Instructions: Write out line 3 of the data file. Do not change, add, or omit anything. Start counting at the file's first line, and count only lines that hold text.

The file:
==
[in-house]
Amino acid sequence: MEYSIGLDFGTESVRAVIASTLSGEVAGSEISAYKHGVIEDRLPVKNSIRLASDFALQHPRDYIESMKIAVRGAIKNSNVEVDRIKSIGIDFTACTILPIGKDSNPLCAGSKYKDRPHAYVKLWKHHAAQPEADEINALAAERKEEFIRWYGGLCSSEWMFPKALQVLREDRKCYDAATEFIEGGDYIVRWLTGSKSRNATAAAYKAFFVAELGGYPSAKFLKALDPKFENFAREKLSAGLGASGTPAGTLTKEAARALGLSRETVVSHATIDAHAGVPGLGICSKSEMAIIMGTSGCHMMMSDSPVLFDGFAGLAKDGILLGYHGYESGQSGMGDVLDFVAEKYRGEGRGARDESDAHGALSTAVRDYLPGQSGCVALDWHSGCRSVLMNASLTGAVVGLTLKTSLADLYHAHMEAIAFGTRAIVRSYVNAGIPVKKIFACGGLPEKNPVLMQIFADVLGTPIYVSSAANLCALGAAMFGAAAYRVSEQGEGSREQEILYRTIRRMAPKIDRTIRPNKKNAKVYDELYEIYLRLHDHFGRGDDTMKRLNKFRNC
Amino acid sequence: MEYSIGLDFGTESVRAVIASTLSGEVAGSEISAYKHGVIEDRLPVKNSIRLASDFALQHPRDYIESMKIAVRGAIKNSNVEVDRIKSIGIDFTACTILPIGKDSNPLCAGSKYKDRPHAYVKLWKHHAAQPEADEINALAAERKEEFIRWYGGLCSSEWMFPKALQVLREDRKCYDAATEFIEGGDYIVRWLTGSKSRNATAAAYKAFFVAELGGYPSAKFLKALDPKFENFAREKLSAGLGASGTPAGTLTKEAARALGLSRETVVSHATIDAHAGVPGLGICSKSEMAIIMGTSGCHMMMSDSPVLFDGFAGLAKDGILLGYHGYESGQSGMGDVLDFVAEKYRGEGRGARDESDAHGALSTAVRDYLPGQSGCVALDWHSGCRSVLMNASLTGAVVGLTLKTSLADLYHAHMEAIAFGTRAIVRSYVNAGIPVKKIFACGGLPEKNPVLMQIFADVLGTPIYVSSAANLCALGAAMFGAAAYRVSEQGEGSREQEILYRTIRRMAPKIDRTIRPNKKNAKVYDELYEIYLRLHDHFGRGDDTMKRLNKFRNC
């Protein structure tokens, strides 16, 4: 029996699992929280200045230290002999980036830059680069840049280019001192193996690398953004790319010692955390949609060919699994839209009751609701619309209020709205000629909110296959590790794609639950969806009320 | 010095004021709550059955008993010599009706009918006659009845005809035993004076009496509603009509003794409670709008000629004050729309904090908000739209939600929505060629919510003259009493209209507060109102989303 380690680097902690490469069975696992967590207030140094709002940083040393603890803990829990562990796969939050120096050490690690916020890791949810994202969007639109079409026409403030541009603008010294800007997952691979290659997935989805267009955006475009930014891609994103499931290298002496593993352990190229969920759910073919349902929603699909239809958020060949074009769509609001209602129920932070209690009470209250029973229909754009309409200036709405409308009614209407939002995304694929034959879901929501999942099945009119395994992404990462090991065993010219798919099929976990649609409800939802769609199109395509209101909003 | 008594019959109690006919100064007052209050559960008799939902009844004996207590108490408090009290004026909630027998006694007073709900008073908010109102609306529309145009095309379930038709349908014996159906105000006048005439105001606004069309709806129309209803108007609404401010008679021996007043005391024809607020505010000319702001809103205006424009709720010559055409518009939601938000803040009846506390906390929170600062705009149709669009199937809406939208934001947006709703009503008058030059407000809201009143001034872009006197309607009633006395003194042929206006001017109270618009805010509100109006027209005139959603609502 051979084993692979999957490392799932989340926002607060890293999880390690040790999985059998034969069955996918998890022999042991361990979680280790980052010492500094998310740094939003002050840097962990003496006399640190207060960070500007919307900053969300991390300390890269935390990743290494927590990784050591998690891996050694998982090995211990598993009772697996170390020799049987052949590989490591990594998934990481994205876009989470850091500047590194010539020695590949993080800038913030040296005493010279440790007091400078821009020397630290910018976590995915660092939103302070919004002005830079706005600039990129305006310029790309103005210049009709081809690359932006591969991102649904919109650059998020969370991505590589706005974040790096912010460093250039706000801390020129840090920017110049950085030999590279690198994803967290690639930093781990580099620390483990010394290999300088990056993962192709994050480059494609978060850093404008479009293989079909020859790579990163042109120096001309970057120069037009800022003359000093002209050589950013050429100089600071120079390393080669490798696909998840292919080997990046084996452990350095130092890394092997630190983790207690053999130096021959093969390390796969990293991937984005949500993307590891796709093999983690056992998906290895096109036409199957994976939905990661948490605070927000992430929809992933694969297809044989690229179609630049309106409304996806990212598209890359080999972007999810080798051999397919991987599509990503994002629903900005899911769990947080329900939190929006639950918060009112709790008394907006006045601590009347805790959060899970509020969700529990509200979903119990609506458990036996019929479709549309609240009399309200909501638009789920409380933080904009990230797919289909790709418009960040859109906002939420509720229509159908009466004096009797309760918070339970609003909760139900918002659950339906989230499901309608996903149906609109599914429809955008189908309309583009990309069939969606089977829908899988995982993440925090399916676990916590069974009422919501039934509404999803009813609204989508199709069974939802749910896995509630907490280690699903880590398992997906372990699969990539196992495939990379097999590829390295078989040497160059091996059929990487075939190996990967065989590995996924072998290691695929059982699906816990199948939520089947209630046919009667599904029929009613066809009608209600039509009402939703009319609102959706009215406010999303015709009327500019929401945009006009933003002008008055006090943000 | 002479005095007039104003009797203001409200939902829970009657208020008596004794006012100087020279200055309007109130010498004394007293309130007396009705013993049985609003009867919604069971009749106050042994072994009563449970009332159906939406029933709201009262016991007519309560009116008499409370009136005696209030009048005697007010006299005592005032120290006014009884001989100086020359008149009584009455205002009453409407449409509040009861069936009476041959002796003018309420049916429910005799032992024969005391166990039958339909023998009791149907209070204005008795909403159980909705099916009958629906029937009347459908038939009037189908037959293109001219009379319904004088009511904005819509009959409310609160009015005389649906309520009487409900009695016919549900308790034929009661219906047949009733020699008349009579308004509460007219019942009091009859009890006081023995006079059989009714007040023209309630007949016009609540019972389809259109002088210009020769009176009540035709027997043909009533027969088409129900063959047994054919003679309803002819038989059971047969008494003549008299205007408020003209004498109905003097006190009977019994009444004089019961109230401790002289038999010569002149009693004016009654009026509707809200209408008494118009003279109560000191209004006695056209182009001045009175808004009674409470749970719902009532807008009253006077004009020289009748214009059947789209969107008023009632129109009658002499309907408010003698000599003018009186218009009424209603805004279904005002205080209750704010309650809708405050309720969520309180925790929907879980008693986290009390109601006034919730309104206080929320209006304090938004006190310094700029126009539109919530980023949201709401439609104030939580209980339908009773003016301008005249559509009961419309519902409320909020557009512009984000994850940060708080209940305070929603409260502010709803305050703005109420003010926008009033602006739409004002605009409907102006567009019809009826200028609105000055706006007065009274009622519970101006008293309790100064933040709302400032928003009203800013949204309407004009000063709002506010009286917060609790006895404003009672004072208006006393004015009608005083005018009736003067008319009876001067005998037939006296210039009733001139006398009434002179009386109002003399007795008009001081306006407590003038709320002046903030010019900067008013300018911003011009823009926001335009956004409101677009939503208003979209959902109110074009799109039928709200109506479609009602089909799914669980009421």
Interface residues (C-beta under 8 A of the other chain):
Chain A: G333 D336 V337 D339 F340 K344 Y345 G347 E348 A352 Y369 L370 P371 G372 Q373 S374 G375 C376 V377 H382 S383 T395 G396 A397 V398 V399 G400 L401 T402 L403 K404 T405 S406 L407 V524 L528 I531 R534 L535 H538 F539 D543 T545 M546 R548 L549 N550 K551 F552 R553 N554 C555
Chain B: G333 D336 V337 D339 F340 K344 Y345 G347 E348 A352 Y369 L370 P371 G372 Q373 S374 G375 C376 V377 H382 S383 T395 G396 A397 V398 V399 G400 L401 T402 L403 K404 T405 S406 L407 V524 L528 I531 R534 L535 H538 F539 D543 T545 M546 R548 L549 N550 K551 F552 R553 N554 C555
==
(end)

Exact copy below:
Amino acid sequence: MEYSIGLDFGTESVRAVIASTLSGEVAGSEISAYKHGVIEDRLPVKNSIRLASDFALQHPRDYIESMKIAVRGAIKNSNVEVDRIKSIGIDFTACTILPIGKDSNPLCAGSKYKDRPHAYVKLWKHHAAQPEADEINALAAERKEEFIRWYGGLCSSEWMFPKALQVLREDRKCYDAATEFIEGGDYIVRWLTGSKSRNATAAAYKAFFVAELGGYPSAKFLKALDPKFENFAREKLSAGLGASGTPAGTLTKEAARALGLSRETVVSHATIDAHAGVPGLGICSKSEMAIIMGTSGCHMMMSDSPVLFDGFAGLAKDGILLGYHGYESGQSGMGDVLDFVAEKYRGEGRGARDESDAHGALSTAVRDYLPGQSGCVALDWHSGCRSVLMNASLTGAVVGLTLKTSLADLYHAHMEAIAFGTRAIVRSYVNAGIPVKKIFACGGLPEKNPVLMQIFADVLGTPIYVSSAANLCALGAAMFGAAAYRVSEQGEGSREQEILYRTIRRMAPKIDRTIRPNKKNAKVYDELYEIYLRLHDHFGRGDDTMKRLNKFRNC